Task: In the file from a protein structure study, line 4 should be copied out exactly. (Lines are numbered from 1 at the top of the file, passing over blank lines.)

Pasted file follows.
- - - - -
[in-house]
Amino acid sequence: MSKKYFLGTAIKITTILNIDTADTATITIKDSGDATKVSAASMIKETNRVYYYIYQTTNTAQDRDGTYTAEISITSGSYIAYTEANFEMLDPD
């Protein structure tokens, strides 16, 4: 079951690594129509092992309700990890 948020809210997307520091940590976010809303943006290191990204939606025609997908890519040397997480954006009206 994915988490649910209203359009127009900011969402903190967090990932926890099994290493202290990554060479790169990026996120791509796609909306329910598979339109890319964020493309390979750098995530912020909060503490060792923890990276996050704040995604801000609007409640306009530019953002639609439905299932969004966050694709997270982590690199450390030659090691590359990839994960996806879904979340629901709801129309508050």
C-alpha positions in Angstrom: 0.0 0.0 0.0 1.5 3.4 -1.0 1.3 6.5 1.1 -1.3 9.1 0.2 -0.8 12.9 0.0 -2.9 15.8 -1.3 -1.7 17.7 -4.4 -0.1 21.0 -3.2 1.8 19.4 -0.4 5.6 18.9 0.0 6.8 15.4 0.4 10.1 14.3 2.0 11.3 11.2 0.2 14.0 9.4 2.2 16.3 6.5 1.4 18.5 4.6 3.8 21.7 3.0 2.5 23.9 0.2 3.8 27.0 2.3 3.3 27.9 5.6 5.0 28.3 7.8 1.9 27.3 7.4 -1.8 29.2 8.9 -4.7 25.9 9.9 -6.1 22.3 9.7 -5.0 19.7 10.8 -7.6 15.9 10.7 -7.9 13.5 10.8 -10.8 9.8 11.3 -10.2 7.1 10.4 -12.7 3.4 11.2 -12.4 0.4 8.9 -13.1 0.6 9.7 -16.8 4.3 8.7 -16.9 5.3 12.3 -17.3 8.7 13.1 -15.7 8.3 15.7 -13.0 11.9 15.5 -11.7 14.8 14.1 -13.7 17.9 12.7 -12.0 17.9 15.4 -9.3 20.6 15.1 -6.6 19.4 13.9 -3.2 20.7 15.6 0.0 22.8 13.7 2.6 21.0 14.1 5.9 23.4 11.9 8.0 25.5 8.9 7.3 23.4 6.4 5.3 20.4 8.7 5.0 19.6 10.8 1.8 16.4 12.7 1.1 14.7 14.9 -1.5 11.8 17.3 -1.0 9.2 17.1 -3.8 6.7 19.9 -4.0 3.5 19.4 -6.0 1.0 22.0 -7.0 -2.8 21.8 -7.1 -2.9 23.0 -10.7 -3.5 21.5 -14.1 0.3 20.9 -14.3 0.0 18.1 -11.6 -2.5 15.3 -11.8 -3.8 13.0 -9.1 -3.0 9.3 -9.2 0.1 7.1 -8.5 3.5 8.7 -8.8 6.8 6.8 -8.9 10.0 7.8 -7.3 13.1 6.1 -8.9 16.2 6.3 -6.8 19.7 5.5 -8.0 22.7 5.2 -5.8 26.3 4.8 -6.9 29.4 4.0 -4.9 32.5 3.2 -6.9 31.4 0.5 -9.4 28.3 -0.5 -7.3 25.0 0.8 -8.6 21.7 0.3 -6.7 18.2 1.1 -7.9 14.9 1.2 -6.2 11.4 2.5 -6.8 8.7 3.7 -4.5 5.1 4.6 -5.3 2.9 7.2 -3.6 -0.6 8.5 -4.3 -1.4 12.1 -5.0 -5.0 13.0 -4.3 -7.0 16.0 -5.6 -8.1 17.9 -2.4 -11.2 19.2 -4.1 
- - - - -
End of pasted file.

C-alpha positions in Angstrom: 0.0 0.0 0.0 1.5 3.4 -1.0 1.3 6.5 1.1 -1.3 9.1 0.2 -0.8 12.9 0.0 -2.9 15.8 -1.3 -1.7 17.7 -4.4 -0.1 21.0 -3.2 1.8 19.4 -0.4 5.6 18.9 0.0 6.8 15.4 0.4 10.1 14.3 2.0 11.3 11.2 0.2 14.0 9.4 2.2 16.3 6.5 1.4 18.5 4.6 3.8 21.7 3.0 2.5 23.9 0.2 3.8 27.0 2.3 3.3 27.9 5.6 5.0 28.3 7.8 1.9 27.3 7.4 -1.8 29.2 8.9 -4.7 25.9 9.9 -6.1 22.3 9.7 -5.0 19.7 10.8 -7.6 15.9 10.7 -7.9 13.5 10.8 -10.8 9.8 11.3 -10.2 7.1 10.4 -12.7 3.4 11.2 -12.4 0.4 8.9 -13.1 0.6 9.7 -16.8 4.3 8.7 -16.9 5.3 12.3 -17.3 8.7 13.1 -15.7 8.3 15.7 -13.0 11.9 15.5 -11.7 14.8 14.1 -13.7 17.9 12.7 -12.0 17.9 15.4 -9.3 20.6 15.1 -6.6 19.4 13.9 -3.2 20.7 15.6 0.0 22.8 13.7 2.6 21.0 14.1 5.9 23.4 11.9 8.0 25.5 8.9 7.3 23.4 6.4 5.3 20.4 8.7 5.0 19.6 10.8 1.8 16.4 12.7 1.1 14.7 14.9 -1.5 11.8 17.3 -1.0 9.2 17.1 -3.8 6.7 19.9 -4.0 3.5 19.4 -6.0 1.0 22.0 -7.0 -2.8 21.8 -7.1 -2.9 23.0 -10.7 -3.5 21.5 -14.1 0.3 20.9 -14.3 0.0 18.1 -11.6 -2.5 15.3 -11.8 -3.8 13.0 -9.1 -3.0 9.3 -9.2 0.1 7.1 -8.5 3.5 8.7 -8.8 6.8 6.8 -8.9 10.0 7.8 -7.3 13.1 6.1 -8.9 16.2 6.3 -6.8 19.7 5.5 -8.0 22.7 5.2 -5.8 26.3 4.8 -6.9 29.4 4.0 -4.9 32.5 3.2 -6.9 31.4 0.5 -9.4 28.3 -0.5 -7.3 25.0 0.8 -8.6 21.7 0.3 -6.7 18.2 1.1 -7.9 14.9 1.2 -6.2 11.4 2.5 -6.8 8.7 3.7 -4.5 5.1 4.6 -5.3 2.9 7.2 -3.6 -0.6 8.5 -4.3 -1.4 12.1 -5.0 -5.0 13.0 -4.3 -7.0 16.0 -5.6 -8.1 17.9 -2.4 -11.2 19.2 -4.1 